I always believe in approaching everything from as many “angles as possible” – and in this case, while training women to feel more of themselves, the very act of publicly shaming a man seems quite in keeping with the other angle.

    In one way, we accomplish this change one woman speaking clearly to one man at a time, and also, in the way I describe, we love ourselves no matter WHAT, and award “bravery” to a woman who comes forward with both her lack of clarity and a man’s lack of sensitivity.

    Training for all.

  5.  #5Angela on March 9, 2018 at 11:42 pm

    I wrote a big comment then accidentally deleted it.
    To me, this is just a story of a misunderstanding and of different expectations.
    He wanted sex she wanted maybe a relationship.
    I feel a lot of her disappointment came from her inability to say goodbye , that’s enough, I’m out.
    As a grown woman you should be able to feel when something doesn’t sit right with you and be able to walk away.
    My first instinct is always to trust women who share their stories, but in this case it’s not a story about abuse in the way we have seen the latest Hollywood scandals, instead it’s a story meant to teach women how to use their voices when there’s a misunderstanding.
    I don’t even like his comedy, but to have your reputation tarnished this way is not fair.
    What if I went out on a date with a man, and the believed he was into me as I was into him, and proceeded to kiss him? Would that make me wrong?
    Would I then be labeled as abusive, and accused of sexual misconduct because it turned out he actually wasn’t into me but couldn’t walk away?
    I don’t think so.
    I guess this just teaches us men and women from now on to ask before we go in for a kiss, to ask before we do anything.
    Idk I feel a little bit mad.
    I understand the power dynamic between him and the woman he dated, but some people will always be more powerful or perceived to be more powerful in one way or another, it’s up to us to say enough I don’t like it and walk out.
    I am not victim shaming or saying her feelings are invalid but to even put this story in close proximity with the other stories of abouse is a bit ridiculous to me.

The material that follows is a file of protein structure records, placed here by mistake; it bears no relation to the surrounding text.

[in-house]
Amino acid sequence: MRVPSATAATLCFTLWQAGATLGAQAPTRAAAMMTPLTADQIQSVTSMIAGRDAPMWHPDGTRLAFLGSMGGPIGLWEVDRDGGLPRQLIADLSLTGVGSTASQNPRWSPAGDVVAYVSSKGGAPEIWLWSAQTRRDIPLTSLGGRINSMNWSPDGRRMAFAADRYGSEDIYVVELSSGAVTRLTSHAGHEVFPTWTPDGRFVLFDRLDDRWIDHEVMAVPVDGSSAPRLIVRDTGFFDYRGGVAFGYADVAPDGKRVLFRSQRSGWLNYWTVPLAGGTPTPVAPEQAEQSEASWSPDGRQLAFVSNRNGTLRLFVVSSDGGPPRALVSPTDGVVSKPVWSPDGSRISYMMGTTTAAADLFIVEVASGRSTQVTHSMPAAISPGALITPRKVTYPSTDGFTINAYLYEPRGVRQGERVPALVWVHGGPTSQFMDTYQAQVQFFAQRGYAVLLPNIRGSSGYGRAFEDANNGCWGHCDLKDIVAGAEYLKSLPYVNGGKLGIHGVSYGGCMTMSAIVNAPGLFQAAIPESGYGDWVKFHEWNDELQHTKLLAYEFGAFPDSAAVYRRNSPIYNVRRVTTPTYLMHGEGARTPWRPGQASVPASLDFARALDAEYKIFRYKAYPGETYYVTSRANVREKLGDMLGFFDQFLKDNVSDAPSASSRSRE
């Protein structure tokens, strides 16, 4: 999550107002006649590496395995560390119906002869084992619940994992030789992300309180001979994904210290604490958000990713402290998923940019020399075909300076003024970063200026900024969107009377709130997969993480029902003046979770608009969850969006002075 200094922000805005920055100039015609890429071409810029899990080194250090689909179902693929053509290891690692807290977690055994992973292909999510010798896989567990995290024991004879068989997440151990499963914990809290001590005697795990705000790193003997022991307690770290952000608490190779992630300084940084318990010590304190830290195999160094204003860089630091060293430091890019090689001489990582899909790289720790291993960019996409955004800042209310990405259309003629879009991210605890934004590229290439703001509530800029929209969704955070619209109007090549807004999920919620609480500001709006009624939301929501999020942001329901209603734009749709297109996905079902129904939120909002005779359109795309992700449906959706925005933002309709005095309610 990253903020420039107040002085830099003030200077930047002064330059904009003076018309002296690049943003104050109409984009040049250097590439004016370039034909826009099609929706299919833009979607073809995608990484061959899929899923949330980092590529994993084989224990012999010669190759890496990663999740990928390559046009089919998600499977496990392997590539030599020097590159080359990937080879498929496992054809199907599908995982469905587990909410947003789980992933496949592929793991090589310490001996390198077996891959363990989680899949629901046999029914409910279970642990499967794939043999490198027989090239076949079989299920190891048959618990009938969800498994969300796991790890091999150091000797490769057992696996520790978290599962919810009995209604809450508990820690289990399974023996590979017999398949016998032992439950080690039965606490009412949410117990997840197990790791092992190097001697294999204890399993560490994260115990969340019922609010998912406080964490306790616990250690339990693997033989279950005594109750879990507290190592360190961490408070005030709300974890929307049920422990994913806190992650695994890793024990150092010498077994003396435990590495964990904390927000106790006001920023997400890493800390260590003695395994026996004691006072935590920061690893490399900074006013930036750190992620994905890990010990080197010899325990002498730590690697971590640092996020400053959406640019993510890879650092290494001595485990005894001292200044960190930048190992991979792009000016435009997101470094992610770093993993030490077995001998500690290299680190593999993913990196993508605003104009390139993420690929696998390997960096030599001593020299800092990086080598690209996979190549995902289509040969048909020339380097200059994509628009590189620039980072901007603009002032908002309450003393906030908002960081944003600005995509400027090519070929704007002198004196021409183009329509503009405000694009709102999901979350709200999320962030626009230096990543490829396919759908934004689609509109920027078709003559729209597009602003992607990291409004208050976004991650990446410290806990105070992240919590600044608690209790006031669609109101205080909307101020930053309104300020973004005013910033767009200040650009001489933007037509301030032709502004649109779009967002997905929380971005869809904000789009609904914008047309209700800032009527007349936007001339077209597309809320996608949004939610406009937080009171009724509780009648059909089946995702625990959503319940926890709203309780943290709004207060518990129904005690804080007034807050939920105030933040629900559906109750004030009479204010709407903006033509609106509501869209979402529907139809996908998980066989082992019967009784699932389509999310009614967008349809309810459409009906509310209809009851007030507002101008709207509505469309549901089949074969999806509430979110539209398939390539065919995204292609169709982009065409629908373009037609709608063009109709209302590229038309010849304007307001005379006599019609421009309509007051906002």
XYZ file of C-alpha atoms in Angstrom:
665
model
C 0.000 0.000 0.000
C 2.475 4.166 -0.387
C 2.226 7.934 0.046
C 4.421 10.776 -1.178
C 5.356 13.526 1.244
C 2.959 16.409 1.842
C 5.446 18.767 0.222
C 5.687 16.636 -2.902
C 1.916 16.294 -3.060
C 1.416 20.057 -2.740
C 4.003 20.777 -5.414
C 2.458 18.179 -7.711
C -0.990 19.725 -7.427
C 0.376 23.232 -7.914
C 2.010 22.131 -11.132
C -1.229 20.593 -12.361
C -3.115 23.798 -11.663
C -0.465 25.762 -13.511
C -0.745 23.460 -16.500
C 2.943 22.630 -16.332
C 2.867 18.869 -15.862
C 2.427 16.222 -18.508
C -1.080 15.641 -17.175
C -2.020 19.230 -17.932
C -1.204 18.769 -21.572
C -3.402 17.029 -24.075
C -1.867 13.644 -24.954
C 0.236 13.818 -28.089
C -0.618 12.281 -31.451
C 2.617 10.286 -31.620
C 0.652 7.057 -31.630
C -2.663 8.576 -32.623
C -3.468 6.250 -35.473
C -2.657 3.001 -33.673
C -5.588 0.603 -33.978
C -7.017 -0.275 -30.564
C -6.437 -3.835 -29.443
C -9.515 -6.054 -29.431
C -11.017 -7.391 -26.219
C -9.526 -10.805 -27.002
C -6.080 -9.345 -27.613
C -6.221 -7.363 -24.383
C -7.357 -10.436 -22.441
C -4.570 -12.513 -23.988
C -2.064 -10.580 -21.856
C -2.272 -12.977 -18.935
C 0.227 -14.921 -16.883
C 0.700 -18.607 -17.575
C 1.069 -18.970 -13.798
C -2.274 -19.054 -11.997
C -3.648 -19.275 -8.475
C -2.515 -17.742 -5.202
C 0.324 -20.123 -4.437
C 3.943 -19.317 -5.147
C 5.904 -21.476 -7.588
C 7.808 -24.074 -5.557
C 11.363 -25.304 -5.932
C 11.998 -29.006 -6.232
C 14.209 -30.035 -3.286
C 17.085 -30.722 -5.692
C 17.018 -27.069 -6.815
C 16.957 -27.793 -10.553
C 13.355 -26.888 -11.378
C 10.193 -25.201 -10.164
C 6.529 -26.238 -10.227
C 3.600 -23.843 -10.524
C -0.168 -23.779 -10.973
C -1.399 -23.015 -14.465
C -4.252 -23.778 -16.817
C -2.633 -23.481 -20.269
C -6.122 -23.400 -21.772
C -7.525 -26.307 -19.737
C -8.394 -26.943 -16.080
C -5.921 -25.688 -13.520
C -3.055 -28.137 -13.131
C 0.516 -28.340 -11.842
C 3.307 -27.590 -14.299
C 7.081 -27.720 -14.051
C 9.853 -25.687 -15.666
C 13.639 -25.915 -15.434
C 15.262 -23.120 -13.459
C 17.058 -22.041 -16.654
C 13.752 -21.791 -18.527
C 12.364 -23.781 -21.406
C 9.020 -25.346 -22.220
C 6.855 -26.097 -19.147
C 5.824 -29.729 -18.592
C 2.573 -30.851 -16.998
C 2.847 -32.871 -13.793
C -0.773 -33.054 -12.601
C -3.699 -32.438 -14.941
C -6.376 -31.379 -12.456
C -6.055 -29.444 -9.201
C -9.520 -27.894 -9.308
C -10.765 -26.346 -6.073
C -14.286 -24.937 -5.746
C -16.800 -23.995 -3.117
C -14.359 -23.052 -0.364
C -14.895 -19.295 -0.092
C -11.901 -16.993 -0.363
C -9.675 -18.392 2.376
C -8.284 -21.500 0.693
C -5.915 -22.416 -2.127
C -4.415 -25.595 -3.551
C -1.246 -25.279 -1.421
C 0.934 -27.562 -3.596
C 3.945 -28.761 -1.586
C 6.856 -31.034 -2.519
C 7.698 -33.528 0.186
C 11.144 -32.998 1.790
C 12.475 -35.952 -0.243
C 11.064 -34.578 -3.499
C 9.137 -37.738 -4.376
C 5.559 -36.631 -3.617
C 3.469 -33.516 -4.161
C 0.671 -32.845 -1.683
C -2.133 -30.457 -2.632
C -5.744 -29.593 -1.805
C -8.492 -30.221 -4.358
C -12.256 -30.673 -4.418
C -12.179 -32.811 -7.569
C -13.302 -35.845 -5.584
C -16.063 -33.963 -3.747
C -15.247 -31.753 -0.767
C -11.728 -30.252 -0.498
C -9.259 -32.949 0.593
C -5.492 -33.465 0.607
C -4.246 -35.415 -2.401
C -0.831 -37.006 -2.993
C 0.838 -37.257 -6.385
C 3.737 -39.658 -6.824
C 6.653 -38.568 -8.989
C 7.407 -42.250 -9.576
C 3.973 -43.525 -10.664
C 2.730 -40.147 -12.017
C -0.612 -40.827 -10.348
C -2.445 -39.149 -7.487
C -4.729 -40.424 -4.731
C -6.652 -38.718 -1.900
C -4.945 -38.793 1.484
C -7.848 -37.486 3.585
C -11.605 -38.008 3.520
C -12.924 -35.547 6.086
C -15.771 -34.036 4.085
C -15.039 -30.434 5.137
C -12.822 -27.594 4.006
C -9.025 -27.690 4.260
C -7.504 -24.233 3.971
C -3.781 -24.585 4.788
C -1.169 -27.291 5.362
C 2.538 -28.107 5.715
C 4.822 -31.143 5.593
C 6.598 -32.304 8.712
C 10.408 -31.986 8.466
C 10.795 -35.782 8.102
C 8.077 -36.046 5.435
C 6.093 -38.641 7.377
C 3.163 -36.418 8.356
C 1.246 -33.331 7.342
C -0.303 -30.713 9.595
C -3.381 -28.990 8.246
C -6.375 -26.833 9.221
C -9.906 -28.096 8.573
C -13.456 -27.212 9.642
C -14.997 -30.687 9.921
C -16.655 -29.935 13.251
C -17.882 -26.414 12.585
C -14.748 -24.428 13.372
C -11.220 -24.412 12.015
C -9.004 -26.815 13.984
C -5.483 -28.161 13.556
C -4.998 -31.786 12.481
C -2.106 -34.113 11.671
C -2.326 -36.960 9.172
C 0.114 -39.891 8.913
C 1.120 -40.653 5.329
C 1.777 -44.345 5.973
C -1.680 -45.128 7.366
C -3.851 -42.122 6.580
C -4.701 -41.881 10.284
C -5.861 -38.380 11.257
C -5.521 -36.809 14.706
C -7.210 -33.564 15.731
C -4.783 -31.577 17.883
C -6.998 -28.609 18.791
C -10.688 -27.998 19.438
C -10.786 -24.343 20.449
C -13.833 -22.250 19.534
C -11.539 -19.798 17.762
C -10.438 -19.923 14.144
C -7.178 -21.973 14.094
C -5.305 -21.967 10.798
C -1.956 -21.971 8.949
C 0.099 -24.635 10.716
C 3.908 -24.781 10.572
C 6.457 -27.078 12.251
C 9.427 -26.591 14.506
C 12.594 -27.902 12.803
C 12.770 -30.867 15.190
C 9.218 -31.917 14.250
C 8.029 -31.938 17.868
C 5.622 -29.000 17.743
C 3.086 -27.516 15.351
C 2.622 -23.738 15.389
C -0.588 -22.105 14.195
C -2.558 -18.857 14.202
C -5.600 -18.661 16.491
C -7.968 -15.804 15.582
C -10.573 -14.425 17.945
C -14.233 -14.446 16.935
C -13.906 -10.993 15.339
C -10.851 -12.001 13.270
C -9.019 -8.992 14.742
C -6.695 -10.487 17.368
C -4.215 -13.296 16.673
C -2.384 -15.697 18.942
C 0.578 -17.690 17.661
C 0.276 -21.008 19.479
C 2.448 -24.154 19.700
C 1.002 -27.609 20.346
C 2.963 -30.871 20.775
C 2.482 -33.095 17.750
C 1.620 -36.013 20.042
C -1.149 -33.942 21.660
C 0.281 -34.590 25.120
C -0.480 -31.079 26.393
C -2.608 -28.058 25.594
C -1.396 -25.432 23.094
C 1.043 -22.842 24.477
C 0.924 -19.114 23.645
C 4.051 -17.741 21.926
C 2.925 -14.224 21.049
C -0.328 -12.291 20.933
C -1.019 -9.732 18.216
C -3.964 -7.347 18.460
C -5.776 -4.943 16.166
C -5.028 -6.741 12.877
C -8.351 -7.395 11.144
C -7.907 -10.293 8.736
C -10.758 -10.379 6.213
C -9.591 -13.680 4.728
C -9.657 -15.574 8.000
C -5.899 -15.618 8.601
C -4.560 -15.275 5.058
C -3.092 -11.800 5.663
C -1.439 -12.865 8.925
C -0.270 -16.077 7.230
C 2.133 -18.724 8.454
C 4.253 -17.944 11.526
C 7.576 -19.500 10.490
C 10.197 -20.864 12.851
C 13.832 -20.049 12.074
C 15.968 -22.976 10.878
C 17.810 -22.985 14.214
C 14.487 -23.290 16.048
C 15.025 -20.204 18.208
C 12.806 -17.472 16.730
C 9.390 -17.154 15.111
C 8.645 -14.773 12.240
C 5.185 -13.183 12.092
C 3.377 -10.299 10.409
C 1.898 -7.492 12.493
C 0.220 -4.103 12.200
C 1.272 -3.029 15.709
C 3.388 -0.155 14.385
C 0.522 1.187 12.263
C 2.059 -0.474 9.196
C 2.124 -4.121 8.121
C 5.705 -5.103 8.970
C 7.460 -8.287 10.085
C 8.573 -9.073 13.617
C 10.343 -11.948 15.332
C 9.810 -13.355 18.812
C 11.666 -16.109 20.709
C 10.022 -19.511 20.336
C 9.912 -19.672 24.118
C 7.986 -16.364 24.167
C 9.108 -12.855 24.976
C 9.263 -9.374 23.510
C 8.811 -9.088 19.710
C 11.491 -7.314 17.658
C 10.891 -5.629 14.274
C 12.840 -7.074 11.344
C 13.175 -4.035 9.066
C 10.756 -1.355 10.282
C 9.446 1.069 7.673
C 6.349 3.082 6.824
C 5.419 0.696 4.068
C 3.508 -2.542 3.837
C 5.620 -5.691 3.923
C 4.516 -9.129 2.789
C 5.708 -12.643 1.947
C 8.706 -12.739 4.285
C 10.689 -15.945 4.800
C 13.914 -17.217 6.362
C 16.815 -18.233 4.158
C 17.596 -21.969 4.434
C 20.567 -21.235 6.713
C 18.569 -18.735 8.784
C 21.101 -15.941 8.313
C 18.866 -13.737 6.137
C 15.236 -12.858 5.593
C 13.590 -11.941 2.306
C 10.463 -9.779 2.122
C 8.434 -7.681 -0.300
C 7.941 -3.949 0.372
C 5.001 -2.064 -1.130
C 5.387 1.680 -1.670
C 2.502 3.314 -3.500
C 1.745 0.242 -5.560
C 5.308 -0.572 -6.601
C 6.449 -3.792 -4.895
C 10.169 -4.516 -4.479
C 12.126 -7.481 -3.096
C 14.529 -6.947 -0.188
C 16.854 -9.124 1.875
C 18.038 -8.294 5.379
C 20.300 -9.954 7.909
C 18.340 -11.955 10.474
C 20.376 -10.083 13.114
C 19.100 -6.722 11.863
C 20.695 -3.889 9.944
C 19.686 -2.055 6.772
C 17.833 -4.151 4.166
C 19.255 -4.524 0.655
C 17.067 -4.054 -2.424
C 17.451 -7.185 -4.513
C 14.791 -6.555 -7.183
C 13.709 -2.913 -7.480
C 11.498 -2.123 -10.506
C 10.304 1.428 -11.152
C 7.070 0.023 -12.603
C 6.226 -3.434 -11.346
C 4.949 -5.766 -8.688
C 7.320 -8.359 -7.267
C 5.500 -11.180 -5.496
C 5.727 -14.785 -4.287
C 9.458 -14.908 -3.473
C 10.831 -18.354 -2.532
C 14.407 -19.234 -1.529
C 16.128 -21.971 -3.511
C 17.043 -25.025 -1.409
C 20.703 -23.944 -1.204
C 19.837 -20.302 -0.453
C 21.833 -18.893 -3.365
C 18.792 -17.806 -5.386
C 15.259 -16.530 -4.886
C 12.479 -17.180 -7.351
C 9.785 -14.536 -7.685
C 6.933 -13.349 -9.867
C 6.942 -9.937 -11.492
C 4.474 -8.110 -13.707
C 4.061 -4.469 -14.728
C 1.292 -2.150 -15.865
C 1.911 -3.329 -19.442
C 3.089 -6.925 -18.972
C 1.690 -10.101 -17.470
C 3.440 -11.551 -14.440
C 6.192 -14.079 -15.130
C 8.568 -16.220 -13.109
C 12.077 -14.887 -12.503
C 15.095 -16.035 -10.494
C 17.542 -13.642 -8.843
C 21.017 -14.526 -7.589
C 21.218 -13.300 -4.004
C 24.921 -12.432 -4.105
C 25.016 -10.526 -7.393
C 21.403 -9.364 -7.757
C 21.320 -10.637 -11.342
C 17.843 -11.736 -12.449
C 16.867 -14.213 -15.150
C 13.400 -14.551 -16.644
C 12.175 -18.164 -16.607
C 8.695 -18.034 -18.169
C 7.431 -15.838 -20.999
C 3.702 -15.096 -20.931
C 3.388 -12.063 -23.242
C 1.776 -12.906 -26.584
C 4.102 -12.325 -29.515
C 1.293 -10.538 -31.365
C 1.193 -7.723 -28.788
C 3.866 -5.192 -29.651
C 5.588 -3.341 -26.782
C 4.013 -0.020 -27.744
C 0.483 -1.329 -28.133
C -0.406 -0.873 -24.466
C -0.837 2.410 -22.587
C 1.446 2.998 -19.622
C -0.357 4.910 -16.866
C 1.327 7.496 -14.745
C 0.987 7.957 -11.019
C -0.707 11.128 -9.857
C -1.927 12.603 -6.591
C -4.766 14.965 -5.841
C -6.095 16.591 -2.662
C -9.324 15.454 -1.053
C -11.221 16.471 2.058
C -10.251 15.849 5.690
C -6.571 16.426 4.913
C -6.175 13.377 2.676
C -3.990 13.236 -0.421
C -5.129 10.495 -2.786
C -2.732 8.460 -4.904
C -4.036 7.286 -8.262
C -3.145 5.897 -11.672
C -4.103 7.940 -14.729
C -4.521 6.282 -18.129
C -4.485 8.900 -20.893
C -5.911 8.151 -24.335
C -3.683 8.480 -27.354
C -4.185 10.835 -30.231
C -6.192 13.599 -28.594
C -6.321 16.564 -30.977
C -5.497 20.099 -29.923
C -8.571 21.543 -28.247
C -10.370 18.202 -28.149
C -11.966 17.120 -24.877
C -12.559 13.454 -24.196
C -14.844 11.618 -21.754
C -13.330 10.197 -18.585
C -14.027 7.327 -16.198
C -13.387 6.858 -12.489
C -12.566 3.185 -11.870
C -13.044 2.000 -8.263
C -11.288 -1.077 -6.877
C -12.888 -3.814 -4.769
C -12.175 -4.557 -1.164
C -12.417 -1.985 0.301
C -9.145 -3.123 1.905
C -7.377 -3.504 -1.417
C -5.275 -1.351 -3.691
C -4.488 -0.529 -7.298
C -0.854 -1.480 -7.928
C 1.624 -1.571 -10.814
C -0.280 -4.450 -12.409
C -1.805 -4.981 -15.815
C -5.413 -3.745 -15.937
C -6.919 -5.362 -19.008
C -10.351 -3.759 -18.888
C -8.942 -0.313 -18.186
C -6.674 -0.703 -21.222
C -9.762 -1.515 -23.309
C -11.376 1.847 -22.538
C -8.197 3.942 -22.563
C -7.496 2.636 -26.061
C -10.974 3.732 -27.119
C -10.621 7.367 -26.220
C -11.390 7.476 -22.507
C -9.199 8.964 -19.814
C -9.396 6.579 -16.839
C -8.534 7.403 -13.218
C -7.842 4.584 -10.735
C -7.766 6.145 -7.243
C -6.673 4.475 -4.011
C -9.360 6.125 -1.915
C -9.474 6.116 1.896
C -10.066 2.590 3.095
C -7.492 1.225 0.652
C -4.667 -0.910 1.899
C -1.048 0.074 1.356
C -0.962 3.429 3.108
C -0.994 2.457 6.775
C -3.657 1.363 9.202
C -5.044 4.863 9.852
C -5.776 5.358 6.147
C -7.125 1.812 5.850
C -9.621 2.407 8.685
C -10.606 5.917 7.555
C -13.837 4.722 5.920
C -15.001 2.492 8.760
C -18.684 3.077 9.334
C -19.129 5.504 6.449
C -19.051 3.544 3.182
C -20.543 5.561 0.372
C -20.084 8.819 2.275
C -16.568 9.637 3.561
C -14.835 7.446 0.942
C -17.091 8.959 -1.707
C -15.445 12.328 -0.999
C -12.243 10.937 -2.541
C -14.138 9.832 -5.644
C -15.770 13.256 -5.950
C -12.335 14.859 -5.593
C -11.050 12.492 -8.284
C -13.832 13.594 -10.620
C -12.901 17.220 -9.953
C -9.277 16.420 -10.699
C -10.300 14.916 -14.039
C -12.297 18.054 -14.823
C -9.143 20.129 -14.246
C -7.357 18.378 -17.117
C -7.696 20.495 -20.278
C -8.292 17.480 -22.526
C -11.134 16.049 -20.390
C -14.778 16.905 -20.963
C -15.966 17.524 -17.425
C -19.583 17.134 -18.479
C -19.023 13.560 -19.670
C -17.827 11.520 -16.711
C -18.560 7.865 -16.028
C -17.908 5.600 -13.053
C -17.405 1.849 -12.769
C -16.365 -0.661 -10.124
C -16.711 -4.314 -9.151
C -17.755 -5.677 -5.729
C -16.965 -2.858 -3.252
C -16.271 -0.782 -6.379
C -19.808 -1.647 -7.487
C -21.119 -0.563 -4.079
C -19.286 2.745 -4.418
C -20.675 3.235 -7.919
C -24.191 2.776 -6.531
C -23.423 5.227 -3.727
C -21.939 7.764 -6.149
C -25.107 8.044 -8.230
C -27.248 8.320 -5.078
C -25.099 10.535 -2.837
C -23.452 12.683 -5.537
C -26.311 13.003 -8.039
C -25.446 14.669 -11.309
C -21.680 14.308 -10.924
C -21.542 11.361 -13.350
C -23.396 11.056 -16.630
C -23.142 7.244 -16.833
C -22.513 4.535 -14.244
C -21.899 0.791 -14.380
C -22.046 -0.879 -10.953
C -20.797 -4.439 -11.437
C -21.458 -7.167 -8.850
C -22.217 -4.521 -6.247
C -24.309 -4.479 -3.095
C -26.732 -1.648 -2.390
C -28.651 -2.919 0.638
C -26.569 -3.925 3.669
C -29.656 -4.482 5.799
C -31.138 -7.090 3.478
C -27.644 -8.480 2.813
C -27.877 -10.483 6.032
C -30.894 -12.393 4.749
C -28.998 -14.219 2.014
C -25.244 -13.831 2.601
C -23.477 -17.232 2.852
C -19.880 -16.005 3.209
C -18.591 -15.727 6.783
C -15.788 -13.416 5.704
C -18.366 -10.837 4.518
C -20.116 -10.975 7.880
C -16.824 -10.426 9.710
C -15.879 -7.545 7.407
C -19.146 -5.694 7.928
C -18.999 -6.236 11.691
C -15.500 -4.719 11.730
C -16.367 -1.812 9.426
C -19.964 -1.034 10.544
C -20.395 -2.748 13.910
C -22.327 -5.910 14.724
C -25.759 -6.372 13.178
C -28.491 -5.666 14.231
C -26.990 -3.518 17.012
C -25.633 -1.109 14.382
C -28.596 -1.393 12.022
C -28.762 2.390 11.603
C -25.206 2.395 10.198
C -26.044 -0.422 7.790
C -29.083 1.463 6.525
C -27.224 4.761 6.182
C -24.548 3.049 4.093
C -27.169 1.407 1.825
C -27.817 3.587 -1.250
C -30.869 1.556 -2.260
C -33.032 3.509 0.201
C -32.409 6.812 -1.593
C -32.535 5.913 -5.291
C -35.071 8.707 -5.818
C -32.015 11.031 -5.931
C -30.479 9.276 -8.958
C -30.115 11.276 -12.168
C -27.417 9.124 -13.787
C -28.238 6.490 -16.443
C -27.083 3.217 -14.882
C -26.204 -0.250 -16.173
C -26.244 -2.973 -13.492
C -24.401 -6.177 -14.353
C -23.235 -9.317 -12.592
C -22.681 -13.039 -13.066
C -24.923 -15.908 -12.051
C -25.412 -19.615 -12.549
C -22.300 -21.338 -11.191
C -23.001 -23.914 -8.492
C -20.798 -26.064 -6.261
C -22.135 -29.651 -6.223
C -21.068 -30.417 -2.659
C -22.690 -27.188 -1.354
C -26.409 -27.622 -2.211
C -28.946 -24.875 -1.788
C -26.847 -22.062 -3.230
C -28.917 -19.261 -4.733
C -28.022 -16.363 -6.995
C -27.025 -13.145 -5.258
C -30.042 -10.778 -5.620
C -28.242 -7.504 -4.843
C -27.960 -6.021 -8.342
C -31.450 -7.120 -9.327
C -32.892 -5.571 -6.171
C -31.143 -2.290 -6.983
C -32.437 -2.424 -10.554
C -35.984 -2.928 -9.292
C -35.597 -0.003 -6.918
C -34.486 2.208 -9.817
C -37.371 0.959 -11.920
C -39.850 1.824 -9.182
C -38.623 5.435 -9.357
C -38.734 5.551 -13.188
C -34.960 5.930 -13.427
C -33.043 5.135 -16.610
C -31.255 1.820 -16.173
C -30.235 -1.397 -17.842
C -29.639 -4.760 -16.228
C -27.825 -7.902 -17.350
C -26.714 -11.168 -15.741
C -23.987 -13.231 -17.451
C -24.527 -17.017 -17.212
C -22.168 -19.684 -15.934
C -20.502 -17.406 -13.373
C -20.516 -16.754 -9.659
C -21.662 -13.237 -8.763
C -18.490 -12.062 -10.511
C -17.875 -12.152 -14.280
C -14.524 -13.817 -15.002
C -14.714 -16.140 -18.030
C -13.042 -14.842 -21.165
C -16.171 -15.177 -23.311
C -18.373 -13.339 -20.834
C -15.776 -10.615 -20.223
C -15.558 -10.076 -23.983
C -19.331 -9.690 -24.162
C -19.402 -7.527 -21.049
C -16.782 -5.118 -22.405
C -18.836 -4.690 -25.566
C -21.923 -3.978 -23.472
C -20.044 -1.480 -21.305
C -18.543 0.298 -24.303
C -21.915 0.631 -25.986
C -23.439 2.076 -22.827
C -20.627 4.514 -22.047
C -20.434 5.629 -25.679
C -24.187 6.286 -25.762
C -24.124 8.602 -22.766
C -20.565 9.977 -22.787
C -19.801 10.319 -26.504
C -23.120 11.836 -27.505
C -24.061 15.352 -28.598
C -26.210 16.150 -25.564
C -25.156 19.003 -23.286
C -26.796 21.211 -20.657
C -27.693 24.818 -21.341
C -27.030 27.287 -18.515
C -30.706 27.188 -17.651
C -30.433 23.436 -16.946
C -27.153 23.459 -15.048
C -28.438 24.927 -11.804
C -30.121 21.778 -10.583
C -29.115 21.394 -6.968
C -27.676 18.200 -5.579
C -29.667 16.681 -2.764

6.  #6Indigo on March 13, 2018 at 2:27 am


    I feel exactly the same way as you. She was not abused; there was simply a mismatch of expectations and desires in this situation. This happens ALL THE TIME in real life, and, as adults, we need to learn to deal with it. It’s not right to feel vindicated in ruining someone else’s career or reputation because of our own inability to stand up for what is right for us. The perceived power dynamic is a factor, but it is not the whole story, in my opinion. Some of the work, some of the responsibility, has always got to lie with ourselves as women, as people. I am deeply disturbed and repelled by this idea that we can feel justified in lashing out at another person in a harmful way, and cause irreparable damage, because a situation did not go as we would have liked. If someone *actually* committed a crime, that is different.

    I too am somewhat afraid that stories like this are going to be placed alongside stories of actual rape and abuse and that women, and people in general, are not going to be able to tell the difference, when there is in fact a HUGE difference. I worry that women are giving their power away unnecessarily and that men are going to feel like they have to walk on eggshells around us.